The Comprehensive Guide to AWS Lambda Functions
Infrastructures have always been evolving since the “old days” when apps used to live on physical servers, the not-so-old days were when every app had its own virtual machine, and multiple virtual machines shared the same physical server. Recently, we had containers and each virtual machine could host several apps. But the future is serverless computing, where apps don’t even need a server to run on!
Welcome to AWS Lambda functions. You can use Lambda functions to invoke “code on demand“. Gone are the days when you had to pay for a machine that should be up 24×7 to perform tasks that take a tiny fraction of this uptime.
In this course, I assume no prior knowledge of AWS Lambda functions and take you right from the beginning in an exciting journey. In this class, we start by a little – but important – but of theory:
How to determine if your specific use case is a good candidate Lambda functions
How to write a Lambda function from scratch and configure it for optimum pricing
In this class, I intentionally give little room to theory and much more room to hands-on labs. After all, this is how you’ll work with Lambda functions afterwards, and how you’ll land your future job as an AWS cloud engineer, who is proficient in using Lambda functions. So, we start getting our hands dirty and:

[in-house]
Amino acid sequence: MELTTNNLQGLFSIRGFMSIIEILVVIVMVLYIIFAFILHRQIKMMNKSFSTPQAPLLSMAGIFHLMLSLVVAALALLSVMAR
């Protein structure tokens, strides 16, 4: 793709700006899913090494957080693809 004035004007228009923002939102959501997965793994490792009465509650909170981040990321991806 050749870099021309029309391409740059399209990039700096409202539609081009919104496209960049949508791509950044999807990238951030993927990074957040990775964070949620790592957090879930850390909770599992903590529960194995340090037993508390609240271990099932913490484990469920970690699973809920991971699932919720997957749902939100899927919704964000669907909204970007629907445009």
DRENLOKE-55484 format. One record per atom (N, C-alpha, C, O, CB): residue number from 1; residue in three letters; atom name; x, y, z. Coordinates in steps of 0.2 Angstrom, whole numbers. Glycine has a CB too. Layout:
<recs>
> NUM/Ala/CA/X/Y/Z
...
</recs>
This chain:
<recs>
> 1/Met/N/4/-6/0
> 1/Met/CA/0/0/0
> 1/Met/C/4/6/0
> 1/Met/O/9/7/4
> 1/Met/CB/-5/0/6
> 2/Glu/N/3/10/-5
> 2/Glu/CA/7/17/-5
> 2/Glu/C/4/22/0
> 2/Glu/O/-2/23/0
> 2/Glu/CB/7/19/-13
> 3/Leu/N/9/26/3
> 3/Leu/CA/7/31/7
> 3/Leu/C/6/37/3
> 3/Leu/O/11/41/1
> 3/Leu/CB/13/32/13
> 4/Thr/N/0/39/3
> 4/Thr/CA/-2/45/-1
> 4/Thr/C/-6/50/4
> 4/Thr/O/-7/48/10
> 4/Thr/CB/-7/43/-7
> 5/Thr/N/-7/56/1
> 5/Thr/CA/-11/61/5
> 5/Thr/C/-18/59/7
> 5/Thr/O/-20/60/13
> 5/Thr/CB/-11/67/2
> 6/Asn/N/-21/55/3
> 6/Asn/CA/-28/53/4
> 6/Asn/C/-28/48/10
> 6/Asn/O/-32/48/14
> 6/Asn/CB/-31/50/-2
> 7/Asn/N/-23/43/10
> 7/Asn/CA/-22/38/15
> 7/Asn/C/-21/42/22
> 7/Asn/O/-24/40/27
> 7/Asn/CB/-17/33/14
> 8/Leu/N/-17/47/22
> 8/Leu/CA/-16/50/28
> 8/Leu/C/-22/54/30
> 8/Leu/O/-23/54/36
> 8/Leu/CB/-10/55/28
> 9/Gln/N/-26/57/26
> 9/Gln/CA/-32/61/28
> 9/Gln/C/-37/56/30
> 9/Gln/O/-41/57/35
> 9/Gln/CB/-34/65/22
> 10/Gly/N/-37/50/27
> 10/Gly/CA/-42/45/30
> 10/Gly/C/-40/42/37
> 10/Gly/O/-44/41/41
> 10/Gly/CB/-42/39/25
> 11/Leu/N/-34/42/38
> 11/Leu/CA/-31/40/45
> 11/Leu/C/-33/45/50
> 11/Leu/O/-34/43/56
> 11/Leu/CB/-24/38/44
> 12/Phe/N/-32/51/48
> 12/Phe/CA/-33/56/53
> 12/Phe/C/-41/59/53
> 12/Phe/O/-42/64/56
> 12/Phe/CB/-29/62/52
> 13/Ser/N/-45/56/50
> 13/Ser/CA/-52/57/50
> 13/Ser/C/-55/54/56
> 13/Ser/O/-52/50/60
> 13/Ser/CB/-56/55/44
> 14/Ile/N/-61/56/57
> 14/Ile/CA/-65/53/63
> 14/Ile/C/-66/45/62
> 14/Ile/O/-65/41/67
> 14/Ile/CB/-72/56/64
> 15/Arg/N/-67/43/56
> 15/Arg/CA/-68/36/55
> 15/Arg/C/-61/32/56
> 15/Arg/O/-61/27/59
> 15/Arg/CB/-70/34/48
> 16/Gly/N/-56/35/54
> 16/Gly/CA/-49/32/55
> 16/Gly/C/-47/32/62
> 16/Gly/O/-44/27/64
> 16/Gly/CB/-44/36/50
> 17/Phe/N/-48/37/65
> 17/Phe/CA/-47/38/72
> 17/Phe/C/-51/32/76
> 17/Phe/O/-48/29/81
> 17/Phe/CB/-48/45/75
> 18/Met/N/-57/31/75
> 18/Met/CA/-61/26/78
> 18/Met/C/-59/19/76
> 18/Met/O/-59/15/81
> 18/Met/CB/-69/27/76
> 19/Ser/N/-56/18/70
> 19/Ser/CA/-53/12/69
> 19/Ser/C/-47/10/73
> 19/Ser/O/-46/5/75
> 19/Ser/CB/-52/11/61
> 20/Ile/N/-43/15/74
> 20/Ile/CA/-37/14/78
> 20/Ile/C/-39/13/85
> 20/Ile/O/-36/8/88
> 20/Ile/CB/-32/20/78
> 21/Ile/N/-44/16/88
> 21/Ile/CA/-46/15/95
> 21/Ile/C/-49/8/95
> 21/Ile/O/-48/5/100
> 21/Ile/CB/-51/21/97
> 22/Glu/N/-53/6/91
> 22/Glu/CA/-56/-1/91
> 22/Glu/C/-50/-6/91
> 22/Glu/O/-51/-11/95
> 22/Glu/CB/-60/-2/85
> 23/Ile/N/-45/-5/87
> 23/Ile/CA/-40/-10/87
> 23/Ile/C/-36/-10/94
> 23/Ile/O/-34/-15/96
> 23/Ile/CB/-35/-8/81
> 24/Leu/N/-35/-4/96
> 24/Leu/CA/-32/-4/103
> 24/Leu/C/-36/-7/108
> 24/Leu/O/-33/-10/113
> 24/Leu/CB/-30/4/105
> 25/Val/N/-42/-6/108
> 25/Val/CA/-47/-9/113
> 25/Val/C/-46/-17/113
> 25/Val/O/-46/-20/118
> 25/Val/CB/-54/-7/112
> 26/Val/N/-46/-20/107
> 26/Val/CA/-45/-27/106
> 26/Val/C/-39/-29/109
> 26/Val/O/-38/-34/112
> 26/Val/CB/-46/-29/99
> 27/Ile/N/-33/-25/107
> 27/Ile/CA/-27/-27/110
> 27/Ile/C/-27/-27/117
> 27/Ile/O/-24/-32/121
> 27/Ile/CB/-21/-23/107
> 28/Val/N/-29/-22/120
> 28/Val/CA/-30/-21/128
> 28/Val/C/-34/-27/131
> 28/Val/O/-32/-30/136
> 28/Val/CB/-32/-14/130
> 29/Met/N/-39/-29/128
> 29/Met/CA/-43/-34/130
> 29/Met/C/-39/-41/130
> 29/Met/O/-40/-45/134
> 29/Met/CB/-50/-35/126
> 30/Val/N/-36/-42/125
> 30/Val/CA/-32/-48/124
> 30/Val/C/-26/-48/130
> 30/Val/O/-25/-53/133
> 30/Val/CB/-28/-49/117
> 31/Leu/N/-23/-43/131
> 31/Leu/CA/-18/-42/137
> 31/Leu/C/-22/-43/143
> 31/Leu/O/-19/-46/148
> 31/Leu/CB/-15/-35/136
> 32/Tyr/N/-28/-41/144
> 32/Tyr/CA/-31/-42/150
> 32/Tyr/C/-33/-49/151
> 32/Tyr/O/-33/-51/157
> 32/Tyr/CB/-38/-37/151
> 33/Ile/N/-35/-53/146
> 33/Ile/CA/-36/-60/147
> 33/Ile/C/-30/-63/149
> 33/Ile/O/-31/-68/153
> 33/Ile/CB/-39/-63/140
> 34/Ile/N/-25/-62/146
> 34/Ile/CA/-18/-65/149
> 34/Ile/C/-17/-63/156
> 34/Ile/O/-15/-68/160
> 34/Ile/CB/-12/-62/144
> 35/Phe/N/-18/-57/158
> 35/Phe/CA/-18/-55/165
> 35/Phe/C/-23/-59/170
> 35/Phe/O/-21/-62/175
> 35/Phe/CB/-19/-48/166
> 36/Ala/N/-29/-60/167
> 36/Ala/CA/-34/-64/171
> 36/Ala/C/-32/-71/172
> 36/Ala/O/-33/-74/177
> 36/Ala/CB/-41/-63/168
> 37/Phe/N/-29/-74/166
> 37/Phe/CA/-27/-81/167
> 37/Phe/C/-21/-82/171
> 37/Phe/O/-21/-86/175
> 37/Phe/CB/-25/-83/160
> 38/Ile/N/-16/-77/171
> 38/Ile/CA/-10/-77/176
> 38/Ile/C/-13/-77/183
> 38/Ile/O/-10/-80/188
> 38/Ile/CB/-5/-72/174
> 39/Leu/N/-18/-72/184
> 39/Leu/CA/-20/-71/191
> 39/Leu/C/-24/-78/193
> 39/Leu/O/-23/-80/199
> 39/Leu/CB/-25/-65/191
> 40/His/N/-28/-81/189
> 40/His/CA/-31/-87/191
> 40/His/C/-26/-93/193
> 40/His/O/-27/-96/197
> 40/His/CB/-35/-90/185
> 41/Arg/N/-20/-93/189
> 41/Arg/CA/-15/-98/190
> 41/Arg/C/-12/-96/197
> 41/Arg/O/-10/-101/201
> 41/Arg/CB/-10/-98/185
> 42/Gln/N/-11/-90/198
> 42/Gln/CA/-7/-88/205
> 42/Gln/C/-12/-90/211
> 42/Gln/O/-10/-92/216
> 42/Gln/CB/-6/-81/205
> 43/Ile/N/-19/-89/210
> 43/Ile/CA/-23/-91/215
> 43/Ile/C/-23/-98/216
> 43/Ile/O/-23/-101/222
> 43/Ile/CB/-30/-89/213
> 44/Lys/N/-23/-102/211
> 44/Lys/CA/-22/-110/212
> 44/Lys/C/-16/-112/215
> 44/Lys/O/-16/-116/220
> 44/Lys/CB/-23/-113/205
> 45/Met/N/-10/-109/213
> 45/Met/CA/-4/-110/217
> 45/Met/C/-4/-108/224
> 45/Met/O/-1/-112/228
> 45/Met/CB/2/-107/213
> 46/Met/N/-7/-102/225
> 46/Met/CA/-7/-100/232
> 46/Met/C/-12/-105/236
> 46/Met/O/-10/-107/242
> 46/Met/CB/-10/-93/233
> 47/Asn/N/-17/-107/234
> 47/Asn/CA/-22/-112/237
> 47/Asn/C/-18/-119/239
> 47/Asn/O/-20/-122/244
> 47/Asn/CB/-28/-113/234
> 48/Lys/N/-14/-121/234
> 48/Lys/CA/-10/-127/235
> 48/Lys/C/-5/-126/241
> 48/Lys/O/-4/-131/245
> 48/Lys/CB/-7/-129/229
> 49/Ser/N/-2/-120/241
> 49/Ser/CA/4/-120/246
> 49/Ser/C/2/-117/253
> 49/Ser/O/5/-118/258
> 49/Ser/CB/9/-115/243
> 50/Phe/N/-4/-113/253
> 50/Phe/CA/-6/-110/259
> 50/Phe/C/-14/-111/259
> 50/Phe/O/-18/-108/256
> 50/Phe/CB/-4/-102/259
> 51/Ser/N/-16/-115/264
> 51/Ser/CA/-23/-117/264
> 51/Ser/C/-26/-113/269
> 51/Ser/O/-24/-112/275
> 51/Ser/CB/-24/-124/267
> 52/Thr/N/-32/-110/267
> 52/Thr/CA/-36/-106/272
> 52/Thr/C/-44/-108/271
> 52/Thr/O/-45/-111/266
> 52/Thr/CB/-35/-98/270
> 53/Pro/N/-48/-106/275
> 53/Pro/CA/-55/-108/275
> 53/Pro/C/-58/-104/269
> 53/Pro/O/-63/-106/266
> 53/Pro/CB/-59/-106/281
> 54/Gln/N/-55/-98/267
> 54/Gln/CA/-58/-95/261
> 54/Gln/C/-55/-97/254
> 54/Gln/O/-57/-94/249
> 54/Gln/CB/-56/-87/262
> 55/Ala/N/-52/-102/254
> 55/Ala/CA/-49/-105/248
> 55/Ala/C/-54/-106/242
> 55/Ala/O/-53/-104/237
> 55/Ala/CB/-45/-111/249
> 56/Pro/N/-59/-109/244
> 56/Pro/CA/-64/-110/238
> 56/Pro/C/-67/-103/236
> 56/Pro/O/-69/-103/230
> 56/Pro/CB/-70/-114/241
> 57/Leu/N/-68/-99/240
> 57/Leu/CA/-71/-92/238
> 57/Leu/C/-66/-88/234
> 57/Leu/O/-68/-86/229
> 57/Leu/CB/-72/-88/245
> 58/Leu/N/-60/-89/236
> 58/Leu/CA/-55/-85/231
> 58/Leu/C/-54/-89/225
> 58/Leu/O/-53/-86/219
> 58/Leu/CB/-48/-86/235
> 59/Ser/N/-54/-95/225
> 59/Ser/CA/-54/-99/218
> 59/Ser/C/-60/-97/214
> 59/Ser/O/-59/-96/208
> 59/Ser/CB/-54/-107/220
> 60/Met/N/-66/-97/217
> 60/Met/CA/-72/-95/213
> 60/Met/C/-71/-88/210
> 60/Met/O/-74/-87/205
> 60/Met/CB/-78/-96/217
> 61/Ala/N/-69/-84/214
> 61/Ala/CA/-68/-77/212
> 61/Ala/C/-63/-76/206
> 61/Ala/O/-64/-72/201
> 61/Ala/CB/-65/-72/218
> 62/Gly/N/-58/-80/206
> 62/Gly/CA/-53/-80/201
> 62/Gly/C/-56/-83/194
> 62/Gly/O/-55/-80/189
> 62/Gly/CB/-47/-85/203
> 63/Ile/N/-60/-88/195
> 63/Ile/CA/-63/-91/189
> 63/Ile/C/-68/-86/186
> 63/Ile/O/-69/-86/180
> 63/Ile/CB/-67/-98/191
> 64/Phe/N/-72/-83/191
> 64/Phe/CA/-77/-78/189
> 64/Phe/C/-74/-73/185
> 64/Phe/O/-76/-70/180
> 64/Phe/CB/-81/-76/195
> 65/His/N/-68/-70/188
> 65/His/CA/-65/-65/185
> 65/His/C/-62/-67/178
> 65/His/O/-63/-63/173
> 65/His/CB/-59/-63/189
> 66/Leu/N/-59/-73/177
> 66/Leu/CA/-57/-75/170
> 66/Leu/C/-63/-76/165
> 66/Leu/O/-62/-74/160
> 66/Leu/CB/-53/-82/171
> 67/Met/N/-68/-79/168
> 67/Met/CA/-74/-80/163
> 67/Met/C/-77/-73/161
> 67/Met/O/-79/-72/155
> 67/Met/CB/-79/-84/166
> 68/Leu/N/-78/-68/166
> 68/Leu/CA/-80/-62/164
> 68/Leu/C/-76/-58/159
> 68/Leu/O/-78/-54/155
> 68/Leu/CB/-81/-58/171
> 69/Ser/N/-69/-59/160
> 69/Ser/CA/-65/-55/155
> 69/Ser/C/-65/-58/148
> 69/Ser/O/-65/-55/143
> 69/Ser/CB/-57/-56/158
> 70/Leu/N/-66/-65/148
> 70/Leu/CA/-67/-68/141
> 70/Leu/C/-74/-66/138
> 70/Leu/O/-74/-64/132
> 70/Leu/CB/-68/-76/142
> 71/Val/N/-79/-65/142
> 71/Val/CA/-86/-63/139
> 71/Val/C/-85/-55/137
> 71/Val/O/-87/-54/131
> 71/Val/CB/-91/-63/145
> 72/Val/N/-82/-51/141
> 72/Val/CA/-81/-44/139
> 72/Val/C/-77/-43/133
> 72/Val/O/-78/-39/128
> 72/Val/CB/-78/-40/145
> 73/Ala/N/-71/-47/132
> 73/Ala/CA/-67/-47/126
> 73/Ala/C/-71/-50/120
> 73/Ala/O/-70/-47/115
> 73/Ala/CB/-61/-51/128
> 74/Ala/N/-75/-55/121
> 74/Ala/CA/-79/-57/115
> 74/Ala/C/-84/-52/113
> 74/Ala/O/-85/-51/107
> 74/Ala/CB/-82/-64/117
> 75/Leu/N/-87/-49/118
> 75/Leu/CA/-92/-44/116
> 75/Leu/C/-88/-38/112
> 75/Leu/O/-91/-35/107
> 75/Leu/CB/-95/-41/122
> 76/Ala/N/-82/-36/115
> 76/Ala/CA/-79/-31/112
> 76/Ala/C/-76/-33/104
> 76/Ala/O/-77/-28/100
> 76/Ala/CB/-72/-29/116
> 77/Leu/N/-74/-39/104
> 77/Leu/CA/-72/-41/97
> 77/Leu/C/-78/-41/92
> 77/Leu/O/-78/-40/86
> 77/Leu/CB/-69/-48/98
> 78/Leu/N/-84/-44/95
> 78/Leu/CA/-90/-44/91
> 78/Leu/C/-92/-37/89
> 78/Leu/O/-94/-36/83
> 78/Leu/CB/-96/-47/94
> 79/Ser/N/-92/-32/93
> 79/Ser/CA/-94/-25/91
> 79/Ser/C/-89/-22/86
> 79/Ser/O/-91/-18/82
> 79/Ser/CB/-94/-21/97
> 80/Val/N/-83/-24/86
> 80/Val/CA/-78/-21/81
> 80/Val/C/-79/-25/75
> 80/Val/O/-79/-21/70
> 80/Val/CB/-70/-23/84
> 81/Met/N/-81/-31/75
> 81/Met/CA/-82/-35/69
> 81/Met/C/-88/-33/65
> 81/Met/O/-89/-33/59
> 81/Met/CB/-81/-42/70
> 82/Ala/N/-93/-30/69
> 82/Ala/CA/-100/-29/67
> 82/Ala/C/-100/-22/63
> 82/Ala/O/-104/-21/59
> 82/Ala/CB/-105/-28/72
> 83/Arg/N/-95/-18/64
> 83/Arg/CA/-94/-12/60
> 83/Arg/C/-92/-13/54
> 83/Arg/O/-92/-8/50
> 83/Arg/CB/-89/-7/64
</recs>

Draw an overview of the main application that we’ll be using in our labs: the G2CSV. It’s a simple – but powerful – application that takes a keyword or more, searches Google for them, extracts the URLs and titles of the first-page’s results, and saves them in a CSV (Comma Separated Values) file. Pretty simple right? This app will not be running on any servers. It’ll work only using Lambda functions.
Then we explore different ways to trigger our app to work. First, using an S3 trigger, where a file upload action will invoke our app/function.
S3 is not the only valid trigger source for Lambda functions so we also explore SNS (Simple Notification Service) as an event source.
In an optional section, I take this app even one step more and add a web graphical user interface (GUI) so that the end user can type the keywords and send them. We’ll be using a combination of Lambda functions, SNS, and S3 to make it all work.
In the last part of the course, we visit CloudWatch, an integral and very powerful part of AWS. We use Lambda functions to add more detail to our regular CloudWatch events about different aspects of a running EC2 instances. Instead of just reporting a CPU spike, a Lambda function can tell you which process caused this anomaly and – optionally – take actions against it. The alert still follows its normal route through SNS, so changes should be made to how recipients get the messages.
Finally, we explore a second way of how a Lambda function could run: self-invocation. Here, we build a second app, which will be used to aggregate exchange rates hour-by-hour from an API and saves the results to an S3 bucket. This will be a demonstration on how to use Lambda functions in cron-job mode.